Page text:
Forget costly gyms and class - just tweaking how you carry out everyday tasks such as shopping and walking can burn 500 calories a day. This equates to 3,500 calories a week and a lb in weight - so following the tips could see you lose 6lbs by Christmas.

Small changes can make all the difference to your lifestyle

Small changes can make all the difference to your lifestyle

What's not to like about the sound of this?

Typically, people gain half a stone over the festive season thanks to boozy nights out and gorging on hearty meals and chocolate over the Christmas holiday. But by shedding weight beforehand, revellers can indulge without worrying about their waistline in the New Year.

Iain Reitze from Prestige Boot Camp explained Christmas doesn't have to mean excess, and with new research showing the effect obesity can have on developing cancer, there's never been a better chance to start making the little changes.

He said: "People seem to slow down in November and December and resign themselves to putting on a load of weight over the holidays. "Then they vow to diet in the New Year. But you don't have to do this. You can have Christmas without going mad. And by making small changes to your lifestyle you can burn an extra 500 calories a day meaning you've put in the good work beforehand. So you can enjoy yourself, and not go into the New Year feeling you are going to have to spend months burning off those extra lbs."

Carrying shopping, walking an extra half mile to and from work, and household chores such as ironing, vacuuming and gardening all count towards fat burning.

Iain, 49, recommends trying to walk for 20 minutes twice a day too and says by following this will help people see a real difference to their health. He explained: "The excuse I hear the most about why people can't lose weight is 'I haven't got time,' or, 'I can't go to the gym.' That's just rubbish. Most people will sit and watch TV at night, all they need to do is get up and go for a walk.

"You can work bits of exercise into what you do every day and even if you just burn 100 calories at a time, you do that five times and it's the same as running for nearly an hour.

"It's not costing you any time, it's just stuff you're already doing. People are often scared of gyms and that's understandable if their weight is affecting their self-esteem. But you don't need to be forking out £50 a month for gym membership, then driving 20 minutes there and back to lose weight. Just get up 20 minutes earlier, put on your trainers and start with a walk, then alternate walking and running and soon you will see a change. Not just in your physical size and shape, but you'll feel sharper mentally too and have more energy and confidence."

Iain also stresses the effects of alcohol on the waistline and says he welcomes plans announced by the EU health commissioner to show how many calories each unit of alcohol contains.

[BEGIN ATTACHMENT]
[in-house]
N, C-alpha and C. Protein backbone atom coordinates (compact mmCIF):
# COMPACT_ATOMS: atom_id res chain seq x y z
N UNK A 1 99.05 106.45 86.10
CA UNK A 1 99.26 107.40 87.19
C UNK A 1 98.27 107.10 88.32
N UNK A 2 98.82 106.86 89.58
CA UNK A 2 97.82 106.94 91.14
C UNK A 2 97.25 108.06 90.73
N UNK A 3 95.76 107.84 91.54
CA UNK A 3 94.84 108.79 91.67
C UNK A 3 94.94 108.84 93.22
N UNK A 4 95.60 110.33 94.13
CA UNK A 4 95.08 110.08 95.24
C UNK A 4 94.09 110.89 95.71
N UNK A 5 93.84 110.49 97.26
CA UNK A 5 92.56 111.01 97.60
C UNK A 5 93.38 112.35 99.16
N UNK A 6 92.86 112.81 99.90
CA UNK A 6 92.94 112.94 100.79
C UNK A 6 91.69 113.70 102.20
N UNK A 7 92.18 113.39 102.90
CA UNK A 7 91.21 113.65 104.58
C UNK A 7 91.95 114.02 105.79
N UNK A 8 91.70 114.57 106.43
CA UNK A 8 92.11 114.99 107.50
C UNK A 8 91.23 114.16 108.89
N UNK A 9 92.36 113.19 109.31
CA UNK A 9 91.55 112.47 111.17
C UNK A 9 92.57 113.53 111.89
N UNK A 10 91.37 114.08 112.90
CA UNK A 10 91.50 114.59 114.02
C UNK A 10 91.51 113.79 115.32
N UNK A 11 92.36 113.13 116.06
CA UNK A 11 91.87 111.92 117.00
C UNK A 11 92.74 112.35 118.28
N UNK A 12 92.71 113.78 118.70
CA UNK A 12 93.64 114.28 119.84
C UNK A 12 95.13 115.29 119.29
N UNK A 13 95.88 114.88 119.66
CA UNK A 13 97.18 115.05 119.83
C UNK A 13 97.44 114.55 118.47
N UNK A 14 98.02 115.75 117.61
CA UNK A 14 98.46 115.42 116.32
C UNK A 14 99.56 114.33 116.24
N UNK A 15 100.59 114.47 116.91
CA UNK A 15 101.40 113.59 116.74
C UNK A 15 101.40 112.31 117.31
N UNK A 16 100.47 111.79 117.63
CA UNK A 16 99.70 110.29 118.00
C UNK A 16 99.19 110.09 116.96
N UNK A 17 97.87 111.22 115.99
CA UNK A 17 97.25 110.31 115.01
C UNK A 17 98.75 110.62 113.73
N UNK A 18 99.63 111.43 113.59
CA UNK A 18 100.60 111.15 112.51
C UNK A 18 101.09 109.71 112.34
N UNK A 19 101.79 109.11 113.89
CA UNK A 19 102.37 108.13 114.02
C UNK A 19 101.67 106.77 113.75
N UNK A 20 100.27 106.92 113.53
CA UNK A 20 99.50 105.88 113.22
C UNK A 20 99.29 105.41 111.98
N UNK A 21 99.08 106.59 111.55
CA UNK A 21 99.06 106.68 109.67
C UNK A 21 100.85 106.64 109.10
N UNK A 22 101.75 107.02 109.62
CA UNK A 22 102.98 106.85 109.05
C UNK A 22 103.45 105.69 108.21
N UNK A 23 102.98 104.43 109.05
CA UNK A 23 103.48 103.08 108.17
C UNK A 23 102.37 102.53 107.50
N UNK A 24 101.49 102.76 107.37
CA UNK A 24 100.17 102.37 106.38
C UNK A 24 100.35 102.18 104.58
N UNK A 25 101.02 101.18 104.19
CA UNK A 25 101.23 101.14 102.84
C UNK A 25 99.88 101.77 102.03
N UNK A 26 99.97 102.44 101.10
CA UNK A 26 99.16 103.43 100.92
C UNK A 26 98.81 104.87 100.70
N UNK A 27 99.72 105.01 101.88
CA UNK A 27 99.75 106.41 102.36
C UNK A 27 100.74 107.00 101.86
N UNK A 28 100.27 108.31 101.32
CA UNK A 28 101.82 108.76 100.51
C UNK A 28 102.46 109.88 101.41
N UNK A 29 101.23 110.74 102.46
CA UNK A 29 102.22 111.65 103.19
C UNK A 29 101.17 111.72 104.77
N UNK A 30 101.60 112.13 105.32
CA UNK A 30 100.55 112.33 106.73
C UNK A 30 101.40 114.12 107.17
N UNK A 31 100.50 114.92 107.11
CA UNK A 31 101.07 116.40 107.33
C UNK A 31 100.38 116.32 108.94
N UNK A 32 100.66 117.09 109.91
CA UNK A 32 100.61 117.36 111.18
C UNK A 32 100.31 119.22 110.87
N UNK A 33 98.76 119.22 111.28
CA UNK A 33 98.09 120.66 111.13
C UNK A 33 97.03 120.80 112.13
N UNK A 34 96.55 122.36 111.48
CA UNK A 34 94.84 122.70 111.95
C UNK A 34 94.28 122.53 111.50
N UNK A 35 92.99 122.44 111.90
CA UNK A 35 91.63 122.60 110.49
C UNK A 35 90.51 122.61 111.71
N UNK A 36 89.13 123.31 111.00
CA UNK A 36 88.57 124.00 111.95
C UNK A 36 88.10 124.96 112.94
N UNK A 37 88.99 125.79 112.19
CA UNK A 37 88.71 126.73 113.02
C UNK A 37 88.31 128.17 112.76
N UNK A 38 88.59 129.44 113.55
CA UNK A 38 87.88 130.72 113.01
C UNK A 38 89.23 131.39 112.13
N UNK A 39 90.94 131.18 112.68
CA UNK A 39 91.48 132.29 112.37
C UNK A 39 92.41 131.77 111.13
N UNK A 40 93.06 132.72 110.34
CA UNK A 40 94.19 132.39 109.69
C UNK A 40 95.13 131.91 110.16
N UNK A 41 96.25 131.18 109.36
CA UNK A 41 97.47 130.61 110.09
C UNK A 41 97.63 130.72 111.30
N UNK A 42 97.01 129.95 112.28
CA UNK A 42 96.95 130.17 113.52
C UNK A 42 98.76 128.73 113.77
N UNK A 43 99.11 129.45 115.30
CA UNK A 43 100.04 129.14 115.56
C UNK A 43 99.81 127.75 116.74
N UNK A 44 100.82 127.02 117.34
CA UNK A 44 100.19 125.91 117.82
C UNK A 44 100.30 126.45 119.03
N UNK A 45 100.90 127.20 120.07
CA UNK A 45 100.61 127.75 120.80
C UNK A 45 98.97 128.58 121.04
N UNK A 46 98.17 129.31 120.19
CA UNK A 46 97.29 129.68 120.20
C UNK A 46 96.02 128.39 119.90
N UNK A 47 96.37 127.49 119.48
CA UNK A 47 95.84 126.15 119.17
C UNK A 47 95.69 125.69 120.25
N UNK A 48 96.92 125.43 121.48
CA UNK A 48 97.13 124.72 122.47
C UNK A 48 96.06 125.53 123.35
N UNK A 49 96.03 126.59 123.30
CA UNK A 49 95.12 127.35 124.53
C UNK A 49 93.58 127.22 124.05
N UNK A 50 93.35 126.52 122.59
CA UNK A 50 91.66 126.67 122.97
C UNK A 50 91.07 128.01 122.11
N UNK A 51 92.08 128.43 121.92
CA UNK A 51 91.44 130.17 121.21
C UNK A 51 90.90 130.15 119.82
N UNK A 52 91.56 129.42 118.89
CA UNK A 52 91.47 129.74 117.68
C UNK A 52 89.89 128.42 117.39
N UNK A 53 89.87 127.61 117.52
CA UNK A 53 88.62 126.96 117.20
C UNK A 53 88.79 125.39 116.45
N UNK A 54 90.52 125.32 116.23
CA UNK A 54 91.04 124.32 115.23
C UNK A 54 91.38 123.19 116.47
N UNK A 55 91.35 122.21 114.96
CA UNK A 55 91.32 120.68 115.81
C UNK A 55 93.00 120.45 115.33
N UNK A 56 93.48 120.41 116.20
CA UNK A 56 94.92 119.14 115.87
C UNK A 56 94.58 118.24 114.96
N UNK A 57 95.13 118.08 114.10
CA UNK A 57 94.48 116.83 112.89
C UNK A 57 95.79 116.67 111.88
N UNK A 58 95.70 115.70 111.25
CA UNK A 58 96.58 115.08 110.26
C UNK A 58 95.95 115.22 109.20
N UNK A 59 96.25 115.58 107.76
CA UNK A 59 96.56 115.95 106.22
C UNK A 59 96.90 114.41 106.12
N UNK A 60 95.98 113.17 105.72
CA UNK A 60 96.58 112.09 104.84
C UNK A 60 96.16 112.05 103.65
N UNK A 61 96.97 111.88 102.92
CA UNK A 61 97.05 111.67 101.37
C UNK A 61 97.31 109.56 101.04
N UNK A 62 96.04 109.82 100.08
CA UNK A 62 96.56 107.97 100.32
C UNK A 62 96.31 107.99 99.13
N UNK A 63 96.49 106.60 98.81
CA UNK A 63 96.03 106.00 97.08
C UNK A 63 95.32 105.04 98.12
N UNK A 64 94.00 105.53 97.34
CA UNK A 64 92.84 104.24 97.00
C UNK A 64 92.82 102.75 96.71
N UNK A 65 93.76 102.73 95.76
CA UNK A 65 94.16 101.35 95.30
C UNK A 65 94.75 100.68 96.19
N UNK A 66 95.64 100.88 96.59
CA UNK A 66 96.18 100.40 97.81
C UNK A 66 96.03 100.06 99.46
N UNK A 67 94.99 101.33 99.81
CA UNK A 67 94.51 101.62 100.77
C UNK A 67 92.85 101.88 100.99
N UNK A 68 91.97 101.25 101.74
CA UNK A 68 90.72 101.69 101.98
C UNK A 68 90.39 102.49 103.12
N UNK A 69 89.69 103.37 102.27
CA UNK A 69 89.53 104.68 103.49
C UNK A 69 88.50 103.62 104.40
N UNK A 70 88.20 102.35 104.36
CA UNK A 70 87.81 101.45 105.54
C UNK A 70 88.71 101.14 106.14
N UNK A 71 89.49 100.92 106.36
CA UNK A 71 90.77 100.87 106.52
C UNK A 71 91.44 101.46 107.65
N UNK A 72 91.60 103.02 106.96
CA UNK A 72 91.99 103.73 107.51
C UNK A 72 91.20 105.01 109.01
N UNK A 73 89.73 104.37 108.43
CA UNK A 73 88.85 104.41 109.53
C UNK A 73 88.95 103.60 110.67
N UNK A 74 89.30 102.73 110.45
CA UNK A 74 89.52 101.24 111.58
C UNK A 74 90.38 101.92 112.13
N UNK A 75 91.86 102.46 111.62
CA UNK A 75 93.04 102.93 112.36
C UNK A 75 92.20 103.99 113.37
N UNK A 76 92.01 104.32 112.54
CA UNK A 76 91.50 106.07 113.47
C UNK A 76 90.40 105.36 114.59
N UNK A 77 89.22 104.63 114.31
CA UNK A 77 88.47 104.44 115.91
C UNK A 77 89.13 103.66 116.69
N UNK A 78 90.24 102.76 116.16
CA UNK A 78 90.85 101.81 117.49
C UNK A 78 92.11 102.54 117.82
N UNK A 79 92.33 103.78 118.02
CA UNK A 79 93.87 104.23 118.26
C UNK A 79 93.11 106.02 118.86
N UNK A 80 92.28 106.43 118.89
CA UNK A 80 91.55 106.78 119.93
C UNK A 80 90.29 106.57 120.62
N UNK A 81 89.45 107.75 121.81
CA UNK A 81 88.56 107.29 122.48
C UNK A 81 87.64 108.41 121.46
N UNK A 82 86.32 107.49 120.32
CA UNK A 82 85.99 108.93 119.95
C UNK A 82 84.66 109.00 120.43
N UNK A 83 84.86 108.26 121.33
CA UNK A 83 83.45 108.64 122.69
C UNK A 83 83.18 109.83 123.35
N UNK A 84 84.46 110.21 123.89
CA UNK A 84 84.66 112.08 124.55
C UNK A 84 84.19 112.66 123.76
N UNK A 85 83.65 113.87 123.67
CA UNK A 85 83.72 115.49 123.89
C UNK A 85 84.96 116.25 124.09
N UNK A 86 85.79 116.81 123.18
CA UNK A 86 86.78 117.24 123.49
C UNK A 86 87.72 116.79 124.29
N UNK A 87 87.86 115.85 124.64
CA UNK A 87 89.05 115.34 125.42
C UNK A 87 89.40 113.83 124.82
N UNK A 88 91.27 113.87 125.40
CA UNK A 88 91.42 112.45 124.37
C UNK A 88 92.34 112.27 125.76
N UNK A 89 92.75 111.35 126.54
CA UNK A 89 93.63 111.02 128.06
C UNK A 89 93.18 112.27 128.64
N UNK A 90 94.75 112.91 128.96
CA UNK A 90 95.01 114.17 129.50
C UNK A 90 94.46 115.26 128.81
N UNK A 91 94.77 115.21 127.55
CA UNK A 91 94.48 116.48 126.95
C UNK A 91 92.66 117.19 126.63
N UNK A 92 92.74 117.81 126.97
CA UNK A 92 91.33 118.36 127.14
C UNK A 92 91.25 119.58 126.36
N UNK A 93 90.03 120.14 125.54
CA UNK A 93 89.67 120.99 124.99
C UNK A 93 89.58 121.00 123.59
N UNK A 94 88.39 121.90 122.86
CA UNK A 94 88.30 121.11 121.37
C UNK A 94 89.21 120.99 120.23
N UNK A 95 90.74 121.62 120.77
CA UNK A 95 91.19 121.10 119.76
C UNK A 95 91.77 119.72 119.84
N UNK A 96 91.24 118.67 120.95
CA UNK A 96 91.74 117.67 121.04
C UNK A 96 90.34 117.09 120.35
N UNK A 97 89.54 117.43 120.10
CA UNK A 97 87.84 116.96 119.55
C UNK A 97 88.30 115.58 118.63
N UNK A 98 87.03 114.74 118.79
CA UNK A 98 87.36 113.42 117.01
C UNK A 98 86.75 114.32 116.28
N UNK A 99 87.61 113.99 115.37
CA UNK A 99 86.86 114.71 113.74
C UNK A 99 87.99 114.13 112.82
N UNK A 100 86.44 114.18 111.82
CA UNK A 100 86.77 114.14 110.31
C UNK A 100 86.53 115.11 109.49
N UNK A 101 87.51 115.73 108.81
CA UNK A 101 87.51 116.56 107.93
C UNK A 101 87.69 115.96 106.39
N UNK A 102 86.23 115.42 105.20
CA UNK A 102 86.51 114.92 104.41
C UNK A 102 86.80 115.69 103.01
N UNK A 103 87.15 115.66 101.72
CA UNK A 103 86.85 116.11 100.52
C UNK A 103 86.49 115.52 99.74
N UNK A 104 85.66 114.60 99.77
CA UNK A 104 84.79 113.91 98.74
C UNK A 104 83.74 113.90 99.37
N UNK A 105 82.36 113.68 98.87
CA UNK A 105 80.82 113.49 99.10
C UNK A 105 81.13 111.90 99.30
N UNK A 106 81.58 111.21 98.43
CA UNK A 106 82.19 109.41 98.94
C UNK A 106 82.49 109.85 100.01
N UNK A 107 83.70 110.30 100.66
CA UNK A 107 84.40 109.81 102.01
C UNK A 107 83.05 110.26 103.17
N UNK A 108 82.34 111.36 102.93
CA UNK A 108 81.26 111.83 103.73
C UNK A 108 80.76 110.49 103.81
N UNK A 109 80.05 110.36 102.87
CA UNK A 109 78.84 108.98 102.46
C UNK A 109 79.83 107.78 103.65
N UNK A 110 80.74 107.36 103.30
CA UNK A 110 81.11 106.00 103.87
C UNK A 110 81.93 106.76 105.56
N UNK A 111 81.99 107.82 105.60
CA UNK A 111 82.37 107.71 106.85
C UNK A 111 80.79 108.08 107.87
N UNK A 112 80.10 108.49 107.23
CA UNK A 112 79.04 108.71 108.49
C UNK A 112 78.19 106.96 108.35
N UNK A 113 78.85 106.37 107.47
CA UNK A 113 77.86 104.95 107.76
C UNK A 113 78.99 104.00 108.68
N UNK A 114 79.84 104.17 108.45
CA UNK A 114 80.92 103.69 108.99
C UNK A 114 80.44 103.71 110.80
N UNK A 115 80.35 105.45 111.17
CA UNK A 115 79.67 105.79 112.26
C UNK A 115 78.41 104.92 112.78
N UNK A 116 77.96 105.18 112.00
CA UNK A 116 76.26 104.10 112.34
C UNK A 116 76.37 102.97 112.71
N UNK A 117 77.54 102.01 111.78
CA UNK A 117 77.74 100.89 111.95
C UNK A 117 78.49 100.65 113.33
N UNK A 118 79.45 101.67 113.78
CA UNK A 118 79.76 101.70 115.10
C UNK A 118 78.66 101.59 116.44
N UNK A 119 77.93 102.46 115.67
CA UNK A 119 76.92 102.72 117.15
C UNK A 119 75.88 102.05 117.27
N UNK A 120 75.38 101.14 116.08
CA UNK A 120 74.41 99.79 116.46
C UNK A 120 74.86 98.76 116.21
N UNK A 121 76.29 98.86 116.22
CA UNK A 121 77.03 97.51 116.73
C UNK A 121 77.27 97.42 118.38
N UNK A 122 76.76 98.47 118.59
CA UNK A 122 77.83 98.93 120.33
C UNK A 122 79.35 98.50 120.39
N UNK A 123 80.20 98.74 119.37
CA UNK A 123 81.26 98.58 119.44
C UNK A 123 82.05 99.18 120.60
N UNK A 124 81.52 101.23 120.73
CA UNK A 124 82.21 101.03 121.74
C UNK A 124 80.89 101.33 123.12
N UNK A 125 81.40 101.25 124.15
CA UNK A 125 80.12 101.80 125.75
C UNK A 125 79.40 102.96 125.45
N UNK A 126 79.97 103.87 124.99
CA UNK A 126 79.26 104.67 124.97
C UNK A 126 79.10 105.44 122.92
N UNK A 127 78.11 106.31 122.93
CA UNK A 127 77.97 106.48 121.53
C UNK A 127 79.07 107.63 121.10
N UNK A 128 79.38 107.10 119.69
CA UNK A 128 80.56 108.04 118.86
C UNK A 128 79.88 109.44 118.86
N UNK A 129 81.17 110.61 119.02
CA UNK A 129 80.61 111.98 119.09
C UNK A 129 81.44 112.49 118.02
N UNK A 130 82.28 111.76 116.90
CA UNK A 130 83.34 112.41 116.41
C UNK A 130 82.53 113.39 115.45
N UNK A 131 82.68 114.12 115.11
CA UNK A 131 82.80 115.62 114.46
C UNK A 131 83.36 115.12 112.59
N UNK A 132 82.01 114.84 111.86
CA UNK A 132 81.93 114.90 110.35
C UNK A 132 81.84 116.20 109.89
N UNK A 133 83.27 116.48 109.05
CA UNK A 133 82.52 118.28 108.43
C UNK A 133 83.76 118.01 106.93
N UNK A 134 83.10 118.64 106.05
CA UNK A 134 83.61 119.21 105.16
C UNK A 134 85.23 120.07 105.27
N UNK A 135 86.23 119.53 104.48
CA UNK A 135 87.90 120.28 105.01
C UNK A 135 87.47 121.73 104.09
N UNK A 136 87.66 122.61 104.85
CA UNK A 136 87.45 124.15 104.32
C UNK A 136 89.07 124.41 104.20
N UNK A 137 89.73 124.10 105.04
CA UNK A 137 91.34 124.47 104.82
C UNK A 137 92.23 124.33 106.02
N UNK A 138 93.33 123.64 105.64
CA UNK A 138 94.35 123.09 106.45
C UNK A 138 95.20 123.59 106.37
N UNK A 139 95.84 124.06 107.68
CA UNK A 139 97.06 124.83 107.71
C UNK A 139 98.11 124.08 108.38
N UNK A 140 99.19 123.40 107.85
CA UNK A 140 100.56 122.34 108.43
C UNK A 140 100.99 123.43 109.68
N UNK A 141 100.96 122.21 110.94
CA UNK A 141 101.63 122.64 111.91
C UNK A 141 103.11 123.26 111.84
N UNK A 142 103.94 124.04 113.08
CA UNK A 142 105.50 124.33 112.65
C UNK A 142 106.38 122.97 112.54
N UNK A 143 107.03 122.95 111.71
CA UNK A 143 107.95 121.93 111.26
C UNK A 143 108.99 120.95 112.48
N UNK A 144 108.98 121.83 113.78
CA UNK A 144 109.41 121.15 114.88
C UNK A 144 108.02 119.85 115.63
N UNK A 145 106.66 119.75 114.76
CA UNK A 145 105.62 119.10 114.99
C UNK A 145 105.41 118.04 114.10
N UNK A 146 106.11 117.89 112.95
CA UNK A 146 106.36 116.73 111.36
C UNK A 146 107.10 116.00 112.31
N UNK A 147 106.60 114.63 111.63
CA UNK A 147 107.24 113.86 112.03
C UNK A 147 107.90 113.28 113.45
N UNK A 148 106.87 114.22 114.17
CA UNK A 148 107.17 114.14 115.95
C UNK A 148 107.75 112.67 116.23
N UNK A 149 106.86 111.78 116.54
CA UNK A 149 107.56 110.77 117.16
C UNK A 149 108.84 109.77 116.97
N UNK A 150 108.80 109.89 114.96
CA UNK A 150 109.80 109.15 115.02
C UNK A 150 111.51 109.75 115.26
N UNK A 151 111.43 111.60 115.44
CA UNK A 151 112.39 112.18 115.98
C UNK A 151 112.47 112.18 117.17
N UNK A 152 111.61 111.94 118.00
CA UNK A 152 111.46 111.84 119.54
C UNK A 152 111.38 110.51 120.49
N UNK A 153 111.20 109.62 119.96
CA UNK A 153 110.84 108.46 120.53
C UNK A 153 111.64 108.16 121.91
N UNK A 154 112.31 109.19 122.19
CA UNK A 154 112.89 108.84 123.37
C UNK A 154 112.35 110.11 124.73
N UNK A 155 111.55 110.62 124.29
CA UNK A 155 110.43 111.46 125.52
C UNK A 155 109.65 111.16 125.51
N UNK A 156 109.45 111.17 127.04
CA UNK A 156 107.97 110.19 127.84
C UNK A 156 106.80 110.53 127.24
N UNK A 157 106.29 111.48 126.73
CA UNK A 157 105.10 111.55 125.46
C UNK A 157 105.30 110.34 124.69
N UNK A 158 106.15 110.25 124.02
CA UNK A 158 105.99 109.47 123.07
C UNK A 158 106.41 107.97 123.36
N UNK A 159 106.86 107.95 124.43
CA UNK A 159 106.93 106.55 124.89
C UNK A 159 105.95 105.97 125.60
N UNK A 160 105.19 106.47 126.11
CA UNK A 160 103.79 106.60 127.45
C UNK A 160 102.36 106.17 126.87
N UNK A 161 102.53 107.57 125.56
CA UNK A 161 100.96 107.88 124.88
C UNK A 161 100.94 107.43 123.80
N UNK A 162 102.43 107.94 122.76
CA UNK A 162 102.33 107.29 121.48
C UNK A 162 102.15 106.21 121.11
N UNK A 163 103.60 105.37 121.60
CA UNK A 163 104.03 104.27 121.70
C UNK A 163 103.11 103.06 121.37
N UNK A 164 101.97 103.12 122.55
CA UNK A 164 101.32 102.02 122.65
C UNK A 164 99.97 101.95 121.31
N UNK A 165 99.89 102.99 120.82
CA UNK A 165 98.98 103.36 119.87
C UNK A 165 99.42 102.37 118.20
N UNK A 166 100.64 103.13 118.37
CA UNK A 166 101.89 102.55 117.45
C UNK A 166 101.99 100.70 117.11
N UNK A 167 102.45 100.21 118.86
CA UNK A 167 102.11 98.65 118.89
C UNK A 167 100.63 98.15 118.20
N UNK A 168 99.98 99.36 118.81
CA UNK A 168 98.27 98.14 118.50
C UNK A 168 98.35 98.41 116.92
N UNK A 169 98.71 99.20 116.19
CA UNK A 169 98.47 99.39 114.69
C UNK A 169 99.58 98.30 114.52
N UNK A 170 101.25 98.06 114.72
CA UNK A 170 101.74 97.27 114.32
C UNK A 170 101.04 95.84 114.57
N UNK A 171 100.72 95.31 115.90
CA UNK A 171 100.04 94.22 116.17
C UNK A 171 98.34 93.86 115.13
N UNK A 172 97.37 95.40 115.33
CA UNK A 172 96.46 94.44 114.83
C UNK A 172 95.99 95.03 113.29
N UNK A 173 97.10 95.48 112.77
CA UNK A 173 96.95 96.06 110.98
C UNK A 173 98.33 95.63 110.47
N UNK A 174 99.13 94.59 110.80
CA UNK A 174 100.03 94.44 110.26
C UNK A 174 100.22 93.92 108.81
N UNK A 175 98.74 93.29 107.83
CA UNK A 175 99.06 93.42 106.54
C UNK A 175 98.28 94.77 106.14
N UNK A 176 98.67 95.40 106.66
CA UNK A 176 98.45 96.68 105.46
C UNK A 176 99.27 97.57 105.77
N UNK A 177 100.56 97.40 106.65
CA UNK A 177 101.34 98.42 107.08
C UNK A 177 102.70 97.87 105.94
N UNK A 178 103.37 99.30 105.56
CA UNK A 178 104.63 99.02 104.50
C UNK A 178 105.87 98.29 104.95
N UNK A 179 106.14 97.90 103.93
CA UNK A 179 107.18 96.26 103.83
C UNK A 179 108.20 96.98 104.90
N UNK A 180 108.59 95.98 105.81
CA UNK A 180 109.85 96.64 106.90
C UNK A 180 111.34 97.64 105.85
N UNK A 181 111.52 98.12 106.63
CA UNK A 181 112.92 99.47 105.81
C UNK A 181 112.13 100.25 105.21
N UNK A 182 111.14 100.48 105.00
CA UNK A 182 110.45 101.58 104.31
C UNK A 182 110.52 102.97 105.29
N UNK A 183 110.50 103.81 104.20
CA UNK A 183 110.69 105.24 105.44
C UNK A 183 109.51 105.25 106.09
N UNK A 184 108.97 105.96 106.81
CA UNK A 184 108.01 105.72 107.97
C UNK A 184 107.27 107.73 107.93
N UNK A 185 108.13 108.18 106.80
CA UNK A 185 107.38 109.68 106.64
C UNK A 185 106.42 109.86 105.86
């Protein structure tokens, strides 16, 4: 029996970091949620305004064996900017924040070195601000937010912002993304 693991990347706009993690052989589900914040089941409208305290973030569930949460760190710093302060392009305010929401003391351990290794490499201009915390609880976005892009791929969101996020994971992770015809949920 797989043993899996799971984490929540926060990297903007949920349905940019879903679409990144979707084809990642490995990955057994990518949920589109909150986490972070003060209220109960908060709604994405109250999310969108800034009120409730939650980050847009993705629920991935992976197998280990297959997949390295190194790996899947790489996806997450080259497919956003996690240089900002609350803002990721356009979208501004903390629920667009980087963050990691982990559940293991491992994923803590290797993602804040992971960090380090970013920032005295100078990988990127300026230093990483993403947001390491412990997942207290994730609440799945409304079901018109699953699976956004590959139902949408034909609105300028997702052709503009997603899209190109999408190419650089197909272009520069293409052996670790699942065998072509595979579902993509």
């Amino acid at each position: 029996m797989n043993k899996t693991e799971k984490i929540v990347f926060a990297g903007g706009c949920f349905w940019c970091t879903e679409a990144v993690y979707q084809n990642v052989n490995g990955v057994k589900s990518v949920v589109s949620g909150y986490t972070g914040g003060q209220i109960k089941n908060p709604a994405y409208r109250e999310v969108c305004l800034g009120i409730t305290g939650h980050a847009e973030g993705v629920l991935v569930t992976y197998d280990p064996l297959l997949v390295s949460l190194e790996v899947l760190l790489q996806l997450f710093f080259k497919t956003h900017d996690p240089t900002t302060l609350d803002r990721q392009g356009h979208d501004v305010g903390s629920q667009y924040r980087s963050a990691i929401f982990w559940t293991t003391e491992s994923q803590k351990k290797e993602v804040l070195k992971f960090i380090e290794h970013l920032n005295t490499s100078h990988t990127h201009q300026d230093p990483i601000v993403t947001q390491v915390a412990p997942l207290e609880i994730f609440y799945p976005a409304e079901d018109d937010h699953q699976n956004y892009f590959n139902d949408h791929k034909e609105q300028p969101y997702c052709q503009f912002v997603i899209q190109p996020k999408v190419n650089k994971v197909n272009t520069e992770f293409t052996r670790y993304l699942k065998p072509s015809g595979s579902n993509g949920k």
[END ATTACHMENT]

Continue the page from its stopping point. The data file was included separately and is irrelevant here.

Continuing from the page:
Currently, it's recommended that women have no more than three units a day and men have four, with two days each week with none at all. He says booze is the most common reason for weight gain in the clients he works with, and has researched what a range of drinks equate to if consumed as food and how long it takes to do everyday tasks to burn them off so people can see the effect of their favourite tipple on their waistline.

To burn off a large 250ml glass of wine at 185 calories, a woman would have to walk for 35 minutes or carry shopping up stairs for 20 minutes. For a man, walking or cleaning for half an hour would burn a pint of lager.

Iain said: "I think it's a good way to show how much alcohol can contribute to weight gain by showing the energy you have to use to burn it off. At this time of year, people do go out and binge so it's all the more relevant and I hope by looking at this it makes people think about how much they drink.

"You wouldn't go out and eat five burgers in one sitting or eight chocolate doughnuts but people don't think twice about having five pints or a bottle of wine on a night out.

"Most of the women I speak to at camp say they drink between a glass of wine and a bottle a night and more at weekends. Even at the bottom of the scale, just one small glass, would see them consume an extra 3000 calories a month which equates to gaining a stone in weight in a year.

"It's not just the empty calories they consume at the time. It's the bad food choices people make while they are drinking, snacking on crisps or chocolate. Then the next day while nursing a hangover you are more likely to reach for junk food that is full of calories but lacking in nutrients."

At his camps in Marbella, Devon, Suffolk and London, Iain encourages clients to eat a diet rich in fruit and vegetables and to readdress the size of their portions. Eating every two and a half hours, so having a mid-morning and mid-afternoon snack, keeps blood sugar and energy levels steady throughout the day.

He explains: "If you ate 400 calories of vegetables, your stomach would be completely full. If you had 400 calories of chicken it would be a quarter full, or if it was fat, it would be about ten per cent full.

"I'm not anti-fat, there are good fats and oils out there in nuts, seeds and foods like guacamole that have a vital place in our diets. By ensuring that veg makes up the majority of each meal, with protein and some good fat, people soon see the results they want and an improvement to their health. So by eating the right food, you don't crave more, you feel full, but you also lose weight and have more energy too."

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